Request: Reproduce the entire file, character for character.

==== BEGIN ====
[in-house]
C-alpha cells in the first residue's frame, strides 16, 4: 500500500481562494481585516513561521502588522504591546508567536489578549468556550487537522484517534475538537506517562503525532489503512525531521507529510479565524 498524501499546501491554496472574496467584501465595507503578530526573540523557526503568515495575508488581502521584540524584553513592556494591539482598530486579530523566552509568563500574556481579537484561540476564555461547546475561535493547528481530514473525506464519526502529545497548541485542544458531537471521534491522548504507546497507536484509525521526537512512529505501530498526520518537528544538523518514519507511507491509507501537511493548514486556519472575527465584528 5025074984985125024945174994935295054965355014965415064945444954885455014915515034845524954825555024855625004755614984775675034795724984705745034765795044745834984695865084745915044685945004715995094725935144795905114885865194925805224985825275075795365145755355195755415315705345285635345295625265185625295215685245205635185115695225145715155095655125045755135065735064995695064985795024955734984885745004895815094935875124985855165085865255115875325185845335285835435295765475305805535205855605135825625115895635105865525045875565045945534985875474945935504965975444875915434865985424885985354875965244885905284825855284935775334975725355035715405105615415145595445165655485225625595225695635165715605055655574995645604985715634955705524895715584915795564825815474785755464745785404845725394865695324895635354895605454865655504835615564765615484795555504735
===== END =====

[in-house]
C-alpha cells in the first residue's frame, strides 16, 4: 500500500481562494481585516513561521502588522504591546508567536489578549468556550487537522484517534475538537506517562503525532489503512525531521507529510479565524 498524501499546501491554496472574496467584501465595507503578530526573540523557526503568515495575508488581502521584540524584553513592556494591539482598530486579530523566552509568563500574556481579537484561540476564555461547546475561535493547528481530514473525506464519526502529545497548541485542544458531537471521534491522548504507546497507536484509525521526537512512529505501530498526520518537528544538523518514519507511507491509507501537511493548514486556519472575527465584528 5025074984985125024945174994935295054965355014965415064945444954885455014915515034845524954825555024855625004755614984775675034795724984705745034765795044745834984695865084745915044685945004715995094725935144795905114885865194925805224985825275075795365145755355195755415315705345285635345295625265185625295215685245205635185115695225145715155095655125045755135065735064995695064985795024955734984885745004895815094935875124985855165085865255115875325185845335285835435295765475305805535205855605135825625115895635105865525045875565045945534985875474945935504965975444875915434865985424885985354875965244885905284825855284935775334975725355035715405105615415145595445165655485225625595225695635165715605055655574995645604985715634955705524895715584915795564825815474785755464745785404845725394865695324895635354895605454865655504835615564765615484795555504735